Aboriginal Convicts : Australian, Khoisan, and Maori Exiles
Bulldog and Musquito, Aboriginal warriors from the Hawkesbury, were captured and sent to Norfolk Island following frontier skirmishes in New South Wales. Eventually, Bulldog seems to have made it home. Musquito was transported to Van Diemen's Land, where he laboured as a convict servant. He never returned. Hohepa Te Umuroa was arrested near Wellington in 1846, with a group of Maori warriors. Five of the men were transported to Van Diemen's Land where Te Umuroa died in custody. More than 140 years later, his remains were carried home to New Zealand. Booy Piet, a twenty-six year-old Khoisan soldier from the Cape Colony, was transported to Van Diemen's Land for desertion in 1842. After three years of convict labour, he died in Hobart General Hospital. These men are among 130 aboriginal convicts who were transported to and within the Australian penal colonies. They lived, laboured, were punished, and died alongside other convicts, but until this groundbreaking book, their stories had largely been forgotten.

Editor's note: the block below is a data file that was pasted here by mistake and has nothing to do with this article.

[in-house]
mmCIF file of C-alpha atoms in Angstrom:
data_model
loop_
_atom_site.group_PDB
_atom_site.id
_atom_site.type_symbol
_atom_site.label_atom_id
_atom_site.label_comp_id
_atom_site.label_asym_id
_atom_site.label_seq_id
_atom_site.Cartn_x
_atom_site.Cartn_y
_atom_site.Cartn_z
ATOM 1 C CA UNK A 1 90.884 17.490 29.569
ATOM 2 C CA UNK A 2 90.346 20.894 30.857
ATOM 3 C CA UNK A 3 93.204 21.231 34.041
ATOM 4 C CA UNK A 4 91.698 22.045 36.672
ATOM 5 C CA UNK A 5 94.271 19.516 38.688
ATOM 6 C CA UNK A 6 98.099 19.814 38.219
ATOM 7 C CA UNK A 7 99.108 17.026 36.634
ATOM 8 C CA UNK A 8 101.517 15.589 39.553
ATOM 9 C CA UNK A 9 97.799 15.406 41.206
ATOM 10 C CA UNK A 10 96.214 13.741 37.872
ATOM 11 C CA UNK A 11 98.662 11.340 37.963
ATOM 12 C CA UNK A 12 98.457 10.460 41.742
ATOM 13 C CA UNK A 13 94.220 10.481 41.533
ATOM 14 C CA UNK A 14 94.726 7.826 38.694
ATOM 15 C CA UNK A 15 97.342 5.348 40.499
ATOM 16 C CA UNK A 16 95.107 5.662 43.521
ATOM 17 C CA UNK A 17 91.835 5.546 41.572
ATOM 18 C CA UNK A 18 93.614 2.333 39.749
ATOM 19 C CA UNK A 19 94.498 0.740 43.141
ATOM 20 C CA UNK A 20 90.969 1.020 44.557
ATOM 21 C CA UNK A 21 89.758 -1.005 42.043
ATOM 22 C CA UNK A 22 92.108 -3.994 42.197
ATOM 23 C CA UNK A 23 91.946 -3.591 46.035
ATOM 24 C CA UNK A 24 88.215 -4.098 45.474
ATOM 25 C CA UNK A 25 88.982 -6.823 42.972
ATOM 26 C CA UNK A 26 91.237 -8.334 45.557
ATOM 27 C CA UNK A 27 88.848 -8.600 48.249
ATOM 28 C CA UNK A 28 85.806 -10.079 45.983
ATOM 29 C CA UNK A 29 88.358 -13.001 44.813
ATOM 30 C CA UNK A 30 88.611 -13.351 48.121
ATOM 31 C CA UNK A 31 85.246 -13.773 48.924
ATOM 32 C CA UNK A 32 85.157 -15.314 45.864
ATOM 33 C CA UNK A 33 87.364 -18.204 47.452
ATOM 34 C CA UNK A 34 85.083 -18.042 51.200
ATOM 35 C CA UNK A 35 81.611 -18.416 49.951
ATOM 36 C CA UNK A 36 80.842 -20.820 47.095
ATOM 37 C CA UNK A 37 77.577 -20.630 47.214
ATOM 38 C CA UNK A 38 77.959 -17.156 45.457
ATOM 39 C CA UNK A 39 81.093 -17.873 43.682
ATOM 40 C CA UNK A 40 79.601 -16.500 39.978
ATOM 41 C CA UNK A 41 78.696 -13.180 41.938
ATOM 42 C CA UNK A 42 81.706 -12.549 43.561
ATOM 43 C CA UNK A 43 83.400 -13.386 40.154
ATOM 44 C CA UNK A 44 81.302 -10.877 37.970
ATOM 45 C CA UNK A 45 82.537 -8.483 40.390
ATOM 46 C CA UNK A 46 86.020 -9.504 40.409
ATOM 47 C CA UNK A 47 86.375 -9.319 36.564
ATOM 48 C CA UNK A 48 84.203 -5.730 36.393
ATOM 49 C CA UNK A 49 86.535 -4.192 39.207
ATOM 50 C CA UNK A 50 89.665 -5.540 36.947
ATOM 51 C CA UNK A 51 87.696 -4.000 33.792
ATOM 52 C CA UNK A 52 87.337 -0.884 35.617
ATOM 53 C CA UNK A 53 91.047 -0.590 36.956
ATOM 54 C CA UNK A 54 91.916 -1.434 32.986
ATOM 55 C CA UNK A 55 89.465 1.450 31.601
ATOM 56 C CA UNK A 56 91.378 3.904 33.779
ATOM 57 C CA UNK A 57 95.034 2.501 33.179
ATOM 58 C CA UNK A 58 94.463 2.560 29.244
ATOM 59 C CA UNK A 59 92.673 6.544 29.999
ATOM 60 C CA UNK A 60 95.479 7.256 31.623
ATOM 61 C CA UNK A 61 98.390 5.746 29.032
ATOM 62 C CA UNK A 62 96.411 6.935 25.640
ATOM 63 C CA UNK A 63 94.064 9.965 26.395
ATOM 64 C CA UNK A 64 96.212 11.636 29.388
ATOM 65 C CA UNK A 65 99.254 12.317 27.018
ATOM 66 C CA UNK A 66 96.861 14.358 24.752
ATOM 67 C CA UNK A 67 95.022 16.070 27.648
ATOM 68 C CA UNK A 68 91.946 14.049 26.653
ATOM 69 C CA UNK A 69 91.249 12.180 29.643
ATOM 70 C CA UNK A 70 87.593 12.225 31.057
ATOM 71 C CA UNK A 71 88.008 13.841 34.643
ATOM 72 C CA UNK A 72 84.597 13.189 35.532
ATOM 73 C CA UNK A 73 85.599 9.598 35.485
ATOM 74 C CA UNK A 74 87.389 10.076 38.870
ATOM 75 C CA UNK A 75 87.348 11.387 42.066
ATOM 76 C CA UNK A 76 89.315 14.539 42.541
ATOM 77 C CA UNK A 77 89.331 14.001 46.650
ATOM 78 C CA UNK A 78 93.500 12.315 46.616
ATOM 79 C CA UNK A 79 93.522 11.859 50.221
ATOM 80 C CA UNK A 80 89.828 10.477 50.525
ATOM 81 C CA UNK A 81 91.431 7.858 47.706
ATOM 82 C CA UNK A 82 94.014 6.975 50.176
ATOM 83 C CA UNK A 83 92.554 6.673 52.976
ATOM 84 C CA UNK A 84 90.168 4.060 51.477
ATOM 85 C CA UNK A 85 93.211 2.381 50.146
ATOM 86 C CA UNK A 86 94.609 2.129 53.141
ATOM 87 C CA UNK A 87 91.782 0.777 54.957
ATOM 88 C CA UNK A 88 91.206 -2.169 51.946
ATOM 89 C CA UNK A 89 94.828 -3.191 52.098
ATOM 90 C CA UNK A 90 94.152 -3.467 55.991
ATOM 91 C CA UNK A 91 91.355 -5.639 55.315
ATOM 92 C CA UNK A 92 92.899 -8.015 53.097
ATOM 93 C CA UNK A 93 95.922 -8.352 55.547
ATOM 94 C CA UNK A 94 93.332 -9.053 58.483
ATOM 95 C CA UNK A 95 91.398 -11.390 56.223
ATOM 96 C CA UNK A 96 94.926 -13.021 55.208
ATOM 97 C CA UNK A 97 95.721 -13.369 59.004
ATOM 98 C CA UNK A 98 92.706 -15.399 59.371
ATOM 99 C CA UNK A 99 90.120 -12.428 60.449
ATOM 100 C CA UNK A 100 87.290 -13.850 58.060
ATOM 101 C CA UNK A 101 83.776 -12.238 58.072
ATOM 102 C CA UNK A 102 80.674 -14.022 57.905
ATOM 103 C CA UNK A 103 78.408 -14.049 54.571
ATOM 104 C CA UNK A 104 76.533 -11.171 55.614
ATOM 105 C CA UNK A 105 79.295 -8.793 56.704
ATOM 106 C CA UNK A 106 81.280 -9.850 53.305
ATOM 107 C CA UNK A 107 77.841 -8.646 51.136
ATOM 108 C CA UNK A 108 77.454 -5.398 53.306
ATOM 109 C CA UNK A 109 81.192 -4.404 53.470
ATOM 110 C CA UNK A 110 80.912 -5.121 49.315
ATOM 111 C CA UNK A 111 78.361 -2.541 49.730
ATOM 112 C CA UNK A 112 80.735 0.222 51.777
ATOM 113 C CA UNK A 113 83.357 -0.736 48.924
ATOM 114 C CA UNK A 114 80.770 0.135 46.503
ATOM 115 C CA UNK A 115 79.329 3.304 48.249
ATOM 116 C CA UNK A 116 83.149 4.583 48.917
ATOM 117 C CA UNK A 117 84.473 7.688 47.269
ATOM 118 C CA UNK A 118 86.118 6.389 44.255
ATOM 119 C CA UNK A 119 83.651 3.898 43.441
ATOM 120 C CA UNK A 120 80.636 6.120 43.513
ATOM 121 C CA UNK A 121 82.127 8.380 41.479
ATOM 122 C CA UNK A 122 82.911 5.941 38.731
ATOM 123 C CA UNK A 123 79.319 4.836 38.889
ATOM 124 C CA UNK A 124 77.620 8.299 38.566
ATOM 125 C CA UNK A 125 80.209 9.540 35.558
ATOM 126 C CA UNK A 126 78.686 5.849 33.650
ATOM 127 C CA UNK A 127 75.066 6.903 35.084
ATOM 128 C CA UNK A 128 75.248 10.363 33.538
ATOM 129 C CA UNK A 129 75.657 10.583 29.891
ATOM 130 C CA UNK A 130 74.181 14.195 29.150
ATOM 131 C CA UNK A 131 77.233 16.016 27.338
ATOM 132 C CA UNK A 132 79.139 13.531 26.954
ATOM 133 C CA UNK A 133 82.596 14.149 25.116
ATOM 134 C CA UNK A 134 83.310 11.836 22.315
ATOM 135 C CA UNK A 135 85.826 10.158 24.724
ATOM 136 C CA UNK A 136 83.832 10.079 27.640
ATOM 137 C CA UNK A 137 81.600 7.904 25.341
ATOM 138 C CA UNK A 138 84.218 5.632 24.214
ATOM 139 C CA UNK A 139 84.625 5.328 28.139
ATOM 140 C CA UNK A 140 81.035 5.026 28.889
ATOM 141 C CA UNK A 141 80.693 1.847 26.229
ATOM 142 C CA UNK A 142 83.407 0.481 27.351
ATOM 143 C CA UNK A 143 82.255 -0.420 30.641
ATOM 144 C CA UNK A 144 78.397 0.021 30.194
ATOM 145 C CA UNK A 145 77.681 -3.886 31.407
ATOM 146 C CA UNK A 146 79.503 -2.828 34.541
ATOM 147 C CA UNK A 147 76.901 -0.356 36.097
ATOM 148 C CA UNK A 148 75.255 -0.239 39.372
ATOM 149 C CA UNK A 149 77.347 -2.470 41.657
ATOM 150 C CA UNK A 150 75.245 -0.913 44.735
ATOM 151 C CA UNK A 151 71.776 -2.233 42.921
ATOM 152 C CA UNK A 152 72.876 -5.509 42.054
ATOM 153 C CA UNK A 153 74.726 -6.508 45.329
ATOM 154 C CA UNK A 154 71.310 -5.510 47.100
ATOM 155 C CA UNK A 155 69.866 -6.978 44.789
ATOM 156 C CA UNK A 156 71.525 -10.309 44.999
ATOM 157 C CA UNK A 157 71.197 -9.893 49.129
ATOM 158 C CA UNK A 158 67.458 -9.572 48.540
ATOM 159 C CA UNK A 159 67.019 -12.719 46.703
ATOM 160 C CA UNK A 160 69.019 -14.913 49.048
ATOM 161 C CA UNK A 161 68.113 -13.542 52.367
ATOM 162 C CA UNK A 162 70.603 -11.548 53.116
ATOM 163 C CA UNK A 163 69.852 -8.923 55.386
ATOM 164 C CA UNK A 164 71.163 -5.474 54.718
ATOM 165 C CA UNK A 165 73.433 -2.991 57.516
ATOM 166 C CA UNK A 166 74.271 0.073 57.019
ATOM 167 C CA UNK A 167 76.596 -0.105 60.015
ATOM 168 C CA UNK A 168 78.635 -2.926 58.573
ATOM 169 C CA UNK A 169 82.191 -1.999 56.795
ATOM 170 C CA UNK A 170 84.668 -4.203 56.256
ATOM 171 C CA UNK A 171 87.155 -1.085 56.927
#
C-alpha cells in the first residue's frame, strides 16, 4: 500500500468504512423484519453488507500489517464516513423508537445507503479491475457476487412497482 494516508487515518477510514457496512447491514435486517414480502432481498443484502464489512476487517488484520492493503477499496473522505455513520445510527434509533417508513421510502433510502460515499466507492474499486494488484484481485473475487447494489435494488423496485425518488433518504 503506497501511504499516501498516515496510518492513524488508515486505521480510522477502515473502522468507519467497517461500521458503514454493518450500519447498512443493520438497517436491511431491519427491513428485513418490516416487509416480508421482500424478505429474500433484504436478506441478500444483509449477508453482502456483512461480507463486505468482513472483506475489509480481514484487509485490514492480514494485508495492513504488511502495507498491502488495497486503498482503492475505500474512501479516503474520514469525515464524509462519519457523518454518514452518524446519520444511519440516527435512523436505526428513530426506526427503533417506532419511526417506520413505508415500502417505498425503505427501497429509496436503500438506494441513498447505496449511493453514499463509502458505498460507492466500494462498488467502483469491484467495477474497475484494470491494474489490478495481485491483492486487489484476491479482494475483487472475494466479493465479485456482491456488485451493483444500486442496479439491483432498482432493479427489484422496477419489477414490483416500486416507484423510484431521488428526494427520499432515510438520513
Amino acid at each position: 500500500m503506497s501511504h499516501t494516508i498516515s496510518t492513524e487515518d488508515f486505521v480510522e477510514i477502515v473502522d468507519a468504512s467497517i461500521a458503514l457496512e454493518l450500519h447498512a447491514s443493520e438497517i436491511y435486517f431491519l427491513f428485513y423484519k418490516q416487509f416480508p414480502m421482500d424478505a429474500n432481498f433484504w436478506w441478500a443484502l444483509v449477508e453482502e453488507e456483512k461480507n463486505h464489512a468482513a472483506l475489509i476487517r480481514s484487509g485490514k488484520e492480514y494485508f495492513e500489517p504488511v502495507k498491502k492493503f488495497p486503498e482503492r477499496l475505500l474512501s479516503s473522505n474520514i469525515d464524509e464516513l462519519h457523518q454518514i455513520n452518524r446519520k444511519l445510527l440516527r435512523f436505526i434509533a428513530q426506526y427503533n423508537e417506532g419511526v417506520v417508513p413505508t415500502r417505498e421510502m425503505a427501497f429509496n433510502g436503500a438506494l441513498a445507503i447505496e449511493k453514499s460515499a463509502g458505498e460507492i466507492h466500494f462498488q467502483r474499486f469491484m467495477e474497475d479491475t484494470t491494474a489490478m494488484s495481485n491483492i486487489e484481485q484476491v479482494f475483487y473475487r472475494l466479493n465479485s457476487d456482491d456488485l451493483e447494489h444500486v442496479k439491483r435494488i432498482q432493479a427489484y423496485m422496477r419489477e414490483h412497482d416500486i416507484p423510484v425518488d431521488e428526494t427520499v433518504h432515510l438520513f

- Paperback | 320 pages
- 154 x 232 x 26mm | 421.84g
- 01 Jan 2013
- NewSouth Publishing
- Sydney, NSW, Australia
"An engaging, deeply researched, and richly-detailed study of a long forgotten aspect of Australia's colonial past." --Henry Reynolds, author, "Fate of a Free People"
About Kristyn Harman
Kristyn Harman is a lecturer in Aboriginal studies at the University of Tasmania's Riawunna Center. She specializes in 19th-century cross-cultural relations throughout the British colonial frontiers.